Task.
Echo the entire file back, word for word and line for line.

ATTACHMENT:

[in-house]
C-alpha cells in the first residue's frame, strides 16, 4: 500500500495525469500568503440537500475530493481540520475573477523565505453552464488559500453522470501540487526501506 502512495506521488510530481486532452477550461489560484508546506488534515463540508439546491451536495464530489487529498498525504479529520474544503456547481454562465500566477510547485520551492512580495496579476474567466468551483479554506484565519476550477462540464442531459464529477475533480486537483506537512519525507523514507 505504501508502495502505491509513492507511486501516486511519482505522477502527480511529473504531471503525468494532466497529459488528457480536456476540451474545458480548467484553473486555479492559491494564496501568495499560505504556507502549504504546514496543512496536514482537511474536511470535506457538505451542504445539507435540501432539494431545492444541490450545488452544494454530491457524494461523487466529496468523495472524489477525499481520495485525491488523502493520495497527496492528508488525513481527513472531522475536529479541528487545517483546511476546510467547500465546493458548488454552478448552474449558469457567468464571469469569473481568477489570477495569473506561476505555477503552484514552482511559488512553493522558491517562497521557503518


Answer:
[in-house]
C-alpha cells in the first residue's frame, strides 16, 4: 500500500495525469500568503440537500475530493481540520475573477523565505453552464488559500453522470501540487526501506 502512495506521488510530481486532452477550461489560484508546506488534515463540508439546491451536495464530489487529498498525504479529520474544503456547481454562465500566477510547485520551492512580495496579476474567466468551483479554506484565519476550477462540464442531459464529477475533480486537483506537512519525507523514507 505504501508502495502505491509513492507511486501516486511519482505522477502527480511529473504531471503525468494532466497529459488528457480536456476540451474545458480548467484553473486555479492559491494564496501568495499560505504556507502549504504546514496543512496536514482537511474536511470535506457538505451542504445539507435540501432539494431545492444541490450545488452544494454530491457524494461523487466529496468523495472524489477525499481520495485525491488523502493520495497527496492528508488525513481527513472531522475536529479541528487545517483546511476546510467547500465546493458548488454552478448552474449558469457567468464571469469569473481568477489570477495569473506561476505555477503552484514552482511559488512553493522558491517562497521557503518